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ACT Adds Live Teaching to Its Online Test Prep Lineup

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ACT Inc. has added a new twist to its test-preparation service: live teaching, streamed online.

The Iowa City-based testmaker announced Monday that it has teamed up with Kaplan Test Prep to offer ACT Kaplan Online Prep Live. Kaplan already offers test-prep services that feature live, online teaching, but its partnership with ACT marks the first time one of the big college-entrance-exam testmakers will offer such a service.

ACT Kaplan Online Prep Live will be available in the fall, and will cost less than $200, but ACT didn't disclose the exact fee. Low-income students who obtain a fee waiver for the ACT college-entrance exam will be able to use the new online prep service at no cost, ACT said.

ACT already offers an online test-prep service, which costs $39.95 per student for a one-year subscription. (There's a different pricing structure for school and district contracts.) The company will include that service for free to those who buy the new ACT Kaplan Online Prep Live, according to company spokesman Ed Colby.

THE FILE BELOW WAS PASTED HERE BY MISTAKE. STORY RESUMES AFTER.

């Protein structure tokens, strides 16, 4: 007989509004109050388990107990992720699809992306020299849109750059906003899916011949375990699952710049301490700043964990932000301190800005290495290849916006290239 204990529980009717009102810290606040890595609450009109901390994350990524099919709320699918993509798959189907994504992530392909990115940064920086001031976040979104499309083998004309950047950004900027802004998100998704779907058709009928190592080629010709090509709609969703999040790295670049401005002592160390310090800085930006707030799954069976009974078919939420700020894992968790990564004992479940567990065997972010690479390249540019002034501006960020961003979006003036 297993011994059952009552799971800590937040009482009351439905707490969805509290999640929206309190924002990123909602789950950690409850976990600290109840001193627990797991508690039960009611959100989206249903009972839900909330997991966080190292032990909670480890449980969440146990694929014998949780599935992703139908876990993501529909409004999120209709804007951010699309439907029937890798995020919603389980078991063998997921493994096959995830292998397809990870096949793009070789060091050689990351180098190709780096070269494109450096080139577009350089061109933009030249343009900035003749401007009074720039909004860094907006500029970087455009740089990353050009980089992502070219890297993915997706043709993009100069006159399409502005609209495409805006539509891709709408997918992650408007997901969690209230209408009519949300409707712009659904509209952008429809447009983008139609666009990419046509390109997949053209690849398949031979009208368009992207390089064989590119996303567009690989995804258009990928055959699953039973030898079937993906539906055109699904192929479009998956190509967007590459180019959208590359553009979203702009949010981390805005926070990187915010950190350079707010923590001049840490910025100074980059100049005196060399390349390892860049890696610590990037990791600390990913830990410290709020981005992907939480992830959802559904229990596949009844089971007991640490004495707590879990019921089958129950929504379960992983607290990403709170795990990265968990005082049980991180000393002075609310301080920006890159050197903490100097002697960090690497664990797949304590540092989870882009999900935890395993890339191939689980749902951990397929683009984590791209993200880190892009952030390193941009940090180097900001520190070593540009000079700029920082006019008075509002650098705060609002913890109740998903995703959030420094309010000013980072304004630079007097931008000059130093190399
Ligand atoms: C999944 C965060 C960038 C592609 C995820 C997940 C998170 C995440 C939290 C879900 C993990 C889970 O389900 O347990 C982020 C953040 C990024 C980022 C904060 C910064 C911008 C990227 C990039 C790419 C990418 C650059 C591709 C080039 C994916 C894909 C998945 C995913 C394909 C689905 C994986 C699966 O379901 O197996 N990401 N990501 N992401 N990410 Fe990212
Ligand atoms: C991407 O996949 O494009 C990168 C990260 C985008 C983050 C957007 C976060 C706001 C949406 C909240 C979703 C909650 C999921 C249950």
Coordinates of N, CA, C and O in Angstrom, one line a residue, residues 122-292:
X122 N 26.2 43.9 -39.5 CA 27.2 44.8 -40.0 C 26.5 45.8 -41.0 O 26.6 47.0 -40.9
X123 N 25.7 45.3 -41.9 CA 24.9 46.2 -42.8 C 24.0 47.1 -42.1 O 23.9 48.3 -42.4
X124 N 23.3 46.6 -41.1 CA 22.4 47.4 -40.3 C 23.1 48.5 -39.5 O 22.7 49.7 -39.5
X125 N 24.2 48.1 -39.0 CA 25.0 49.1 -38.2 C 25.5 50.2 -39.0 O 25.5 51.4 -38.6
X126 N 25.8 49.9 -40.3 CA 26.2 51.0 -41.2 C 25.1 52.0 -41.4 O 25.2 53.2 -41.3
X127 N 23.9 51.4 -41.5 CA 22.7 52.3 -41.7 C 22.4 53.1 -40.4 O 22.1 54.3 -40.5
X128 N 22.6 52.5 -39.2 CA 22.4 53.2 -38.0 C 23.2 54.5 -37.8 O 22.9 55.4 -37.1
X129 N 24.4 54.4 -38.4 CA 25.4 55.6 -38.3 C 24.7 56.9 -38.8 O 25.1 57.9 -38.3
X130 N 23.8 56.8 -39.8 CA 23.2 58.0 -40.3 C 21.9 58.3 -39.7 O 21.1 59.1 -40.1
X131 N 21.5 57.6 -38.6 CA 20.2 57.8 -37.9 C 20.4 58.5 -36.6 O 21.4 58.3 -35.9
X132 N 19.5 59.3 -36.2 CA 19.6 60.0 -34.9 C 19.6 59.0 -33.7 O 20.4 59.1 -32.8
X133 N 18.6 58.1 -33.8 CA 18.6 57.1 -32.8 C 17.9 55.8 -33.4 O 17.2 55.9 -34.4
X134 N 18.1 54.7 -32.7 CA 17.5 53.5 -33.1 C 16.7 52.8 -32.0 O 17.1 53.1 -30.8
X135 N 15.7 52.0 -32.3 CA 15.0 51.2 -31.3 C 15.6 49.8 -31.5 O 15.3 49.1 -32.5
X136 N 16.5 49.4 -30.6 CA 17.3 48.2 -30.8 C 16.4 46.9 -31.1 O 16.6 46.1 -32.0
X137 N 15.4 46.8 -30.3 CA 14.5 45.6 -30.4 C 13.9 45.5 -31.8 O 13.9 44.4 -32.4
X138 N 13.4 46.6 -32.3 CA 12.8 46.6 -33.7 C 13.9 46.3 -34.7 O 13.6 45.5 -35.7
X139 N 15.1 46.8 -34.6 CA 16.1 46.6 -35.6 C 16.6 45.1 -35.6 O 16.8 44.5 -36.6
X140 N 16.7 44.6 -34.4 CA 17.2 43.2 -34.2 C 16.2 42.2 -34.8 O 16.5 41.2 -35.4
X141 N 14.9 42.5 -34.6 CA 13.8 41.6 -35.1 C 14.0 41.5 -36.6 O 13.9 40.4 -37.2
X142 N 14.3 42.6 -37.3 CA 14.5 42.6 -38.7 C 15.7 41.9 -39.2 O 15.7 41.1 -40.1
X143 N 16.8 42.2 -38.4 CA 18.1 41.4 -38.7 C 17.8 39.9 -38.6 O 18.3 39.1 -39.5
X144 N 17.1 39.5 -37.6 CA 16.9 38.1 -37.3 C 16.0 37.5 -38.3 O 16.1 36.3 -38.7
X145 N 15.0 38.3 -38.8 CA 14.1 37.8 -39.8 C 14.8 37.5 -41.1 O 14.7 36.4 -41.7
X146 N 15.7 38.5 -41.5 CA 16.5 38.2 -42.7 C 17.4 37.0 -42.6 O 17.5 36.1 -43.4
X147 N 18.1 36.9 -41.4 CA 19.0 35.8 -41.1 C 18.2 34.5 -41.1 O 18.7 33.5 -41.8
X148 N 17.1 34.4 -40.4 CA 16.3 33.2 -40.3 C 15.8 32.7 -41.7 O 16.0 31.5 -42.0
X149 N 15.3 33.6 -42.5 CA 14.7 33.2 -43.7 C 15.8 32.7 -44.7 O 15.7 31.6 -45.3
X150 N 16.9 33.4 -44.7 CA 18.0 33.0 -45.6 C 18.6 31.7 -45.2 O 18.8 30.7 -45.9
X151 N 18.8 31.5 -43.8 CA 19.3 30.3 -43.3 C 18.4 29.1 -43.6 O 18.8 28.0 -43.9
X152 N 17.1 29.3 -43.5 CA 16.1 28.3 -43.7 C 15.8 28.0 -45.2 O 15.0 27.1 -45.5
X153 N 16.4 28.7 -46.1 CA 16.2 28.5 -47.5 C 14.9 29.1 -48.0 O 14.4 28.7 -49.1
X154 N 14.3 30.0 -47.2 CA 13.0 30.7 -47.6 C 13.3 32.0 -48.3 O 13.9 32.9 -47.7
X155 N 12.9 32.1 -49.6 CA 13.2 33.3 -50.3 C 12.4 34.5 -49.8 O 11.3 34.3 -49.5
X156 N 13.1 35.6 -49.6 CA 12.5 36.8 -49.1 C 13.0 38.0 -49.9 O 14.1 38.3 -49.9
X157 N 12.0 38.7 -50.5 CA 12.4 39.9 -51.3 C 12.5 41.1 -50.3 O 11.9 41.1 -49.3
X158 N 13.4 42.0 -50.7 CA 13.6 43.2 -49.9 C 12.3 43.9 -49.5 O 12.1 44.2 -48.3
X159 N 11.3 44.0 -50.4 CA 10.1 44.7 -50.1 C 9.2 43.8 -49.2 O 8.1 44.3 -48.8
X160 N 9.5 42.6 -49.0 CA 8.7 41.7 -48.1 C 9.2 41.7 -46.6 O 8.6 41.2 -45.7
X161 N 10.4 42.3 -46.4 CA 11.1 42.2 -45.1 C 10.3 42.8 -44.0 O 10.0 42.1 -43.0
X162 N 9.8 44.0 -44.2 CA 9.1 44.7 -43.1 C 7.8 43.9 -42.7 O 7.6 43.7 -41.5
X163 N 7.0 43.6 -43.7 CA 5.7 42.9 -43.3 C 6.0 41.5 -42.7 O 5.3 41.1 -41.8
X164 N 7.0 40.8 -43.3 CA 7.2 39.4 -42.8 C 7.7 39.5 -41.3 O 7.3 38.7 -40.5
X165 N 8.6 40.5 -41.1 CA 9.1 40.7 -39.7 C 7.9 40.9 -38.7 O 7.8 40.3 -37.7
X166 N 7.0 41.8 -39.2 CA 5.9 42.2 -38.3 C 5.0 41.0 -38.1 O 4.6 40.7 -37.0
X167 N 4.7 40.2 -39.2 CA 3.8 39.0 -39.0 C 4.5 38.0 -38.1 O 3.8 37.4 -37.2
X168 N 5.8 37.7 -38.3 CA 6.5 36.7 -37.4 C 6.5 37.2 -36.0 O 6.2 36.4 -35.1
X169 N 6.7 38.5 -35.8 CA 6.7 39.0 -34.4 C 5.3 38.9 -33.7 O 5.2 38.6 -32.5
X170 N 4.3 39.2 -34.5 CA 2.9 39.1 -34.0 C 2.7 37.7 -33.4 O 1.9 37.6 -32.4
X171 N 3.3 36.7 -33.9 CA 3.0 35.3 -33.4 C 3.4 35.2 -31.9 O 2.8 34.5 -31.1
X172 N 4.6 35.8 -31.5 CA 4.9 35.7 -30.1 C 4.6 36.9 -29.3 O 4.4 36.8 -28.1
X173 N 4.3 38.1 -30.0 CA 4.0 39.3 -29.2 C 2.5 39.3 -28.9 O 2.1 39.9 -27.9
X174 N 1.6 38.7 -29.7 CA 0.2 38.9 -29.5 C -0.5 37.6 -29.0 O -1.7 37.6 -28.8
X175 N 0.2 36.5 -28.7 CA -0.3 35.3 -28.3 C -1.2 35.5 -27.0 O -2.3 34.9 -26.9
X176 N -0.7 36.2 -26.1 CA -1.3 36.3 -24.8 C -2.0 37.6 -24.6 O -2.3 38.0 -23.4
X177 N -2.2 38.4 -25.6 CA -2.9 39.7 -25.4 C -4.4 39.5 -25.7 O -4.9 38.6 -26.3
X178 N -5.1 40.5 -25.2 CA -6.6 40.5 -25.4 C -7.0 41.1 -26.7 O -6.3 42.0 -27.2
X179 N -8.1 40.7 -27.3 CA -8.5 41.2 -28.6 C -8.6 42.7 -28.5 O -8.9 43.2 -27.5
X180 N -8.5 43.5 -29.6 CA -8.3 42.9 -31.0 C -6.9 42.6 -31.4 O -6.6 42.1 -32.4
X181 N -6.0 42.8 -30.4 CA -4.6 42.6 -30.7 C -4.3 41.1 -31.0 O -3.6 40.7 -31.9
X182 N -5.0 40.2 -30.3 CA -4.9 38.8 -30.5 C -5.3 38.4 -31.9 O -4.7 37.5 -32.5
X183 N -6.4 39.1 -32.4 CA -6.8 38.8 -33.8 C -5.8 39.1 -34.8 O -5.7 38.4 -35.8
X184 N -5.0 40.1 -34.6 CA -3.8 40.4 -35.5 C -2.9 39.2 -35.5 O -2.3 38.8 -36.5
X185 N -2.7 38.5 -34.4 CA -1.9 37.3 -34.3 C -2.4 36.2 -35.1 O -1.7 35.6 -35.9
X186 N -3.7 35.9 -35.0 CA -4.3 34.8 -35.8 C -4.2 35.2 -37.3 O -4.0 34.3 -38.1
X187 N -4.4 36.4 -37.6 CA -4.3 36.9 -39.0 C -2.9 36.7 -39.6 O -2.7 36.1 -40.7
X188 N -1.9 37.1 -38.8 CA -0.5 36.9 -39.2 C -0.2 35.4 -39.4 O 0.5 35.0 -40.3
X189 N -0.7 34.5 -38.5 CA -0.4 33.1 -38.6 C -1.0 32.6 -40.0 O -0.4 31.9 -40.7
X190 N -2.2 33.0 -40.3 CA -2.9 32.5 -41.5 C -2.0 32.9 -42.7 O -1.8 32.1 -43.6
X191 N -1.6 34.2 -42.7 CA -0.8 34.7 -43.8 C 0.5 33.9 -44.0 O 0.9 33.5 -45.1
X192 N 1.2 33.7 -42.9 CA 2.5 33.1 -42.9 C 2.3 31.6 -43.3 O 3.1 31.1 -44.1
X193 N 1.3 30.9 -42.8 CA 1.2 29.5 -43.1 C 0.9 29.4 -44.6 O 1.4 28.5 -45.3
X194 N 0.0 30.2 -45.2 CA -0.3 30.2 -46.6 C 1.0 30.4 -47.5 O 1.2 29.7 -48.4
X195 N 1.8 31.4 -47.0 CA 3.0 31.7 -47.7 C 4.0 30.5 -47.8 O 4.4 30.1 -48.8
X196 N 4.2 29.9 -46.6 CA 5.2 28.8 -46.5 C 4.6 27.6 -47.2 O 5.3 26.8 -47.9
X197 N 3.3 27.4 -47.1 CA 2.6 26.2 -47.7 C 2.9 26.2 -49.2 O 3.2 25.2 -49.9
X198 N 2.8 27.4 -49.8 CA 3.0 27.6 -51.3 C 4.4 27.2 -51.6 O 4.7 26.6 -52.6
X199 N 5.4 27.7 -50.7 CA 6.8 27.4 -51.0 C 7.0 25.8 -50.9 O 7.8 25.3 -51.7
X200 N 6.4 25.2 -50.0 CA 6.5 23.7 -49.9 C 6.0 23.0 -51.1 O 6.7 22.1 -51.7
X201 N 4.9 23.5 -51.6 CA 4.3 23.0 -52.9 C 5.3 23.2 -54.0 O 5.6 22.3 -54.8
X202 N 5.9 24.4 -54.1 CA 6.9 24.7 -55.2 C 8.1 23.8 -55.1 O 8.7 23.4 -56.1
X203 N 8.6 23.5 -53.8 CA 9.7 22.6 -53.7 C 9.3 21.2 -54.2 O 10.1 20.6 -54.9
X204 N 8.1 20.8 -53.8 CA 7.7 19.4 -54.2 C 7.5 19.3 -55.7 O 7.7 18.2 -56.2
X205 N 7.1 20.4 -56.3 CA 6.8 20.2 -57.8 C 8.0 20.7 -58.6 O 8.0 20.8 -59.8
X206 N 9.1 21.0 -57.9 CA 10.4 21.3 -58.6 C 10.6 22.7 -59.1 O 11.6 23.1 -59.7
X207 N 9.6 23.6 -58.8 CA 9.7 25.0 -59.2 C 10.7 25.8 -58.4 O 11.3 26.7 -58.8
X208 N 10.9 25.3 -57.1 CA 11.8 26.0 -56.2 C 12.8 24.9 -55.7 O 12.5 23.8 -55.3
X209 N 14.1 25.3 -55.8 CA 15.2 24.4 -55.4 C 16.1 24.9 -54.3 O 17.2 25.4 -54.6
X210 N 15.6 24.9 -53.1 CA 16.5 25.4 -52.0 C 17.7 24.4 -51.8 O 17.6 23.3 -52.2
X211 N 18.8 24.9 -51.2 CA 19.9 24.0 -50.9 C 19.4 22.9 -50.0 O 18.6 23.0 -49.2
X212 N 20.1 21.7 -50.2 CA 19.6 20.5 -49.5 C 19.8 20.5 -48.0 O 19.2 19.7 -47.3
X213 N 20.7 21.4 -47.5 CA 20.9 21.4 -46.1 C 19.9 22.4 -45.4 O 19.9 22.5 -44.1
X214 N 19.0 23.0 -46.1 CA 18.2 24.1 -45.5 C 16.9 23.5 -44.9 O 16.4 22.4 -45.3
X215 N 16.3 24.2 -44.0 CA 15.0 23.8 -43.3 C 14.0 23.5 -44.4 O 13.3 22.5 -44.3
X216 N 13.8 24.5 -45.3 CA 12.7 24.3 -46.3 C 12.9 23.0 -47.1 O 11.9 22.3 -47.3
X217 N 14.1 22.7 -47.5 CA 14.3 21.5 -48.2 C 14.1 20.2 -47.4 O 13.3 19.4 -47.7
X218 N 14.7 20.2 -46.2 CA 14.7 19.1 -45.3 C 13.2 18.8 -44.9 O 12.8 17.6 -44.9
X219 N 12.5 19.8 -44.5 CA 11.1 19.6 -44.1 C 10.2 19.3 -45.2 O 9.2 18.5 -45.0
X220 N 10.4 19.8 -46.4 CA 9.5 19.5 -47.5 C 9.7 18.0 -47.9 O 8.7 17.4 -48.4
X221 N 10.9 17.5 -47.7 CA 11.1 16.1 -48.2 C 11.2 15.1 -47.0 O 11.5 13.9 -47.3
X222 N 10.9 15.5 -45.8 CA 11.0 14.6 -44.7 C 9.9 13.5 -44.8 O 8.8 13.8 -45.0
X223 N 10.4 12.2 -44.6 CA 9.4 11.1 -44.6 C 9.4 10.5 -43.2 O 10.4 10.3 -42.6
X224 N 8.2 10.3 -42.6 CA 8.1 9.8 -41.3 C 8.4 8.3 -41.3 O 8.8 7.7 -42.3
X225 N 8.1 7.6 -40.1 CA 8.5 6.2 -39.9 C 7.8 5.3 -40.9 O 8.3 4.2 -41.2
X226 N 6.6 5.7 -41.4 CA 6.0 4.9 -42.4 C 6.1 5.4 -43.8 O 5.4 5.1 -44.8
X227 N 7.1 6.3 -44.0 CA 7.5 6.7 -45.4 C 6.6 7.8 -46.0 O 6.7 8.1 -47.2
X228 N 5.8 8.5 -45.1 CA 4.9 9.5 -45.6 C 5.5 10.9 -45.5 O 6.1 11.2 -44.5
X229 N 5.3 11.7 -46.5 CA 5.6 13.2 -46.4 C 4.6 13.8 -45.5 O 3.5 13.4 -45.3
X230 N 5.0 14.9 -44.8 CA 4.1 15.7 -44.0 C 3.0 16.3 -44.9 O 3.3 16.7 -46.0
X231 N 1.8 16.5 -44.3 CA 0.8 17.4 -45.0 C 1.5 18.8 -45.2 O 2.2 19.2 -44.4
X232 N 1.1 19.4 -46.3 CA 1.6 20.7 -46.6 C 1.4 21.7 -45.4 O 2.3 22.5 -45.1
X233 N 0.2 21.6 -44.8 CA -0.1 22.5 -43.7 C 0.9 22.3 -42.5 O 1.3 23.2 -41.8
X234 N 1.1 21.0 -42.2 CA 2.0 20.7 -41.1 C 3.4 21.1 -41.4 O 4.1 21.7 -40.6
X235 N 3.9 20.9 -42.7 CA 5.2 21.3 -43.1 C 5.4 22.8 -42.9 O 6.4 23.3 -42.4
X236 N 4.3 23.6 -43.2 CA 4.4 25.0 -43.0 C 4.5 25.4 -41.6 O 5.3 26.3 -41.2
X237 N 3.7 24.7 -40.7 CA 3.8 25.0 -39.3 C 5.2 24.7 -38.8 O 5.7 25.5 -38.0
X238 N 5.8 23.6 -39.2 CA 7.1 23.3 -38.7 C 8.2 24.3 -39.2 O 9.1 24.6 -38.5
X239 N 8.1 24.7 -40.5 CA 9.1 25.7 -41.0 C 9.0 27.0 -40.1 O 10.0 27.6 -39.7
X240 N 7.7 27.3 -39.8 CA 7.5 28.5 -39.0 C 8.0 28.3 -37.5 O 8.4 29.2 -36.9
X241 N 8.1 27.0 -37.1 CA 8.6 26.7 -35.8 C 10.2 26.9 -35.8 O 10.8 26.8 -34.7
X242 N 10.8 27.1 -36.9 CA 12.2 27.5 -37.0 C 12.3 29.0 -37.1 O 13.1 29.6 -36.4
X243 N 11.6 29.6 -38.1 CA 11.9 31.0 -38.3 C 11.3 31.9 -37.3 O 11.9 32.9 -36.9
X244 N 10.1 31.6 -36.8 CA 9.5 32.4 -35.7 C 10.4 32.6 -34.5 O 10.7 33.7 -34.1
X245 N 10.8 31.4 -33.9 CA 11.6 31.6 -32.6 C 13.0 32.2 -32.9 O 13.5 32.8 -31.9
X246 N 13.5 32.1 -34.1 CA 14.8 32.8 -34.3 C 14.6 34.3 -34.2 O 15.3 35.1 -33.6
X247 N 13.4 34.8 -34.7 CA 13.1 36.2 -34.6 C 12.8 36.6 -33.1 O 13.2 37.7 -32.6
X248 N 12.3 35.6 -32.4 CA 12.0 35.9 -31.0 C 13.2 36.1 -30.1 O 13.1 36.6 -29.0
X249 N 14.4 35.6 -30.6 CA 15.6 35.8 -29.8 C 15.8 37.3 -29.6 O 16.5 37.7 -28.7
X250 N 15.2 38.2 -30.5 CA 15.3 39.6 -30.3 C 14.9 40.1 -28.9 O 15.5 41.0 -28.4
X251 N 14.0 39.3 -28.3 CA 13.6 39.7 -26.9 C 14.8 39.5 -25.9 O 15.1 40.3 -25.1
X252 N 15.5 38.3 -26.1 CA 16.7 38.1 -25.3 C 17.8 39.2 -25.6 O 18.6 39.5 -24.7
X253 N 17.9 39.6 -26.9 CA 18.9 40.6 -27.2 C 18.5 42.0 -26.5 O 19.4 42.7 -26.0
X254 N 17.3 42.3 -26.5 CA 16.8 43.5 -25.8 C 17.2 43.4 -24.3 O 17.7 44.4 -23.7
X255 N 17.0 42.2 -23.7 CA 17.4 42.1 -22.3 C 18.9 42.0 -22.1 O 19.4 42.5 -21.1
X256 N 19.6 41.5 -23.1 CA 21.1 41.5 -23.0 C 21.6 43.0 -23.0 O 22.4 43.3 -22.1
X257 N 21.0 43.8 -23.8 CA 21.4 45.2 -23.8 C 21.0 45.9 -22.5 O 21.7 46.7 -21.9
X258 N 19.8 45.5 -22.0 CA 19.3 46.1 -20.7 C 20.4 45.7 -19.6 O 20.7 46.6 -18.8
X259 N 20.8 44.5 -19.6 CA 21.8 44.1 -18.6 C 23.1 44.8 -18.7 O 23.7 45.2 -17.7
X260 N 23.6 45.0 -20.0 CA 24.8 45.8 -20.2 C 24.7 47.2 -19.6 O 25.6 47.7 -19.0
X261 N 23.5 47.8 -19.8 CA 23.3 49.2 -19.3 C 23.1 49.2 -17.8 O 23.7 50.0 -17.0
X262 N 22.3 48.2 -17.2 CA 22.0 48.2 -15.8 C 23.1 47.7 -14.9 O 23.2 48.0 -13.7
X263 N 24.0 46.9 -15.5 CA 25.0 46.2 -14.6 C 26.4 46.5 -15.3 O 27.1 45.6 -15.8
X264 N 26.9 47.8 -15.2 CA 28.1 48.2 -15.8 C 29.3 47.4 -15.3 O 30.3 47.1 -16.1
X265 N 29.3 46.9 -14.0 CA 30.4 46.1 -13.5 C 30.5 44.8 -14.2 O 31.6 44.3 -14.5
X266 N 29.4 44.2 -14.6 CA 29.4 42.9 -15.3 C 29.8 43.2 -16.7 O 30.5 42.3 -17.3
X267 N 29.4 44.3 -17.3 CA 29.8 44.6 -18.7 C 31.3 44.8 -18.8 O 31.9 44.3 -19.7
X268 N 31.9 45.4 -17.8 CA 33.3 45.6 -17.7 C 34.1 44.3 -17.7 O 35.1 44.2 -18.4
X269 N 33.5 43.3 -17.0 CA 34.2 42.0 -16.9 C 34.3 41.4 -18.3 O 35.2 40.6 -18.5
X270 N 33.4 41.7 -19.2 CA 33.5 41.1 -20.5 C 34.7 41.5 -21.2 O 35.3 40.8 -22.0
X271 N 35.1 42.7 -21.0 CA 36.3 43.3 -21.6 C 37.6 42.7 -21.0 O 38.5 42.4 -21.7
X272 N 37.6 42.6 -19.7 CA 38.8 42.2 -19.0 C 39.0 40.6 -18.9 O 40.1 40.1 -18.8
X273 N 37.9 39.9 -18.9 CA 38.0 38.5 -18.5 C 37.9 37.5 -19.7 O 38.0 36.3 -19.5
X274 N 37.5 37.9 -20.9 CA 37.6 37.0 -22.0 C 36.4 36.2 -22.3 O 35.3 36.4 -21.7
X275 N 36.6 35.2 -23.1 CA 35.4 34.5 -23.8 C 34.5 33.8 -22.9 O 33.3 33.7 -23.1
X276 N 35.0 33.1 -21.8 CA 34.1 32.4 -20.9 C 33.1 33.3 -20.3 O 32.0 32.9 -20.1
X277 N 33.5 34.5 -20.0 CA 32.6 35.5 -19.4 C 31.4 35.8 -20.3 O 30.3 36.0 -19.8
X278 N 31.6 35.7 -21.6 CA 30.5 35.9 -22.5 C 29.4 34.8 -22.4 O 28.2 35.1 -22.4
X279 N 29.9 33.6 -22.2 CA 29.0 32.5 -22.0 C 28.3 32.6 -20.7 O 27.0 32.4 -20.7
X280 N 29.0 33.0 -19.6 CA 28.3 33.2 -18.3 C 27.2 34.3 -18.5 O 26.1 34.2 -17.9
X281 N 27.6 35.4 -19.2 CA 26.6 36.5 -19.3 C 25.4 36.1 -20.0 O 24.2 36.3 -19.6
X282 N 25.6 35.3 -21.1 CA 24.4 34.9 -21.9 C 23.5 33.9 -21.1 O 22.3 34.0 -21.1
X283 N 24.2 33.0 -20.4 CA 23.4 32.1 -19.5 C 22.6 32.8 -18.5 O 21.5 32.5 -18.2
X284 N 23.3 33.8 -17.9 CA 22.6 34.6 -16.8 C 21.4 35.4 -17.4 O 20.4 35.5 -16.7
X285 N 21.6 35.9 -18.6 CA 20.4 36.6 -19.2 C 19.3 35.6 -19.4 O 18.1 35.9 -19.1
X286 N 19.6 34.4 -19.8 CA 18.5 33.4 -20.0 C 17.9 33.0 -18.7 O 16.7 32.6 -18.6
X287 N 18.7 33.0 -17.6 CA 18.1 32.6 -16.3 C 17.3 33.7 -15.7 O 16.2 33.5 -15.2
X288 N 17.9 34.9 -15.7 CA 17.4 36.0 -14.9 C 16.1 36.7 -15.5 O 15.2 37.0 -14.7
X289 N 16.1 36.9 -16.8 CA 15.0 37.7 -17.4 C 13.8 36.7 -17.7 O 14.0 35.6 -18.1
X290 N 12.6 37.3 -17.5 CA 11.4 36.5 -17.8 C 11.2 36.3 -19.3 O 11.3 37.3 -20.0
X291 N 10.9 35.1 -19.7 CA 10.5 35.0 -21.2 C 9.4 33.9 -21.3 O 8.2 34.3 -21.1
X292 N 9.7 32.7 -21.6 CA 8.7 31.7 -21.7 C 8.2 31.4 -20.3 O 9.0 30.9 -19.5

The new offering blends ACT's test questions and study resources with Kaplan's online delivery and instructional staff. Students who use it will have access to courses taught by teachers in real time, and to prerecorded sessions they can use whenever they wish. They'll also be able to use online discussion boards that can connect with "a social community of teachers and peers" for answers and help outside of classroom hours, ACT said. There will also be one-time "teaching events" designed around specific questions. The first one, later this month, focuses on helping students understand their ACT scores.

ACT's new service is the latest move in an ongoing, heated competition with the College Board. Both have been ramping up test-prep services, with a particular eye to helping low-income students who can't pay for tutoring the way their wealthier peers can. The College Board partnered with Khan Academy to provide online test prep, and the service is "personalized and interactive," but doesn't include a live teaching element, according to College board spokesman Zach Goldberg. Adding that piece "is something we continue to discuss with our members and partners," he said.


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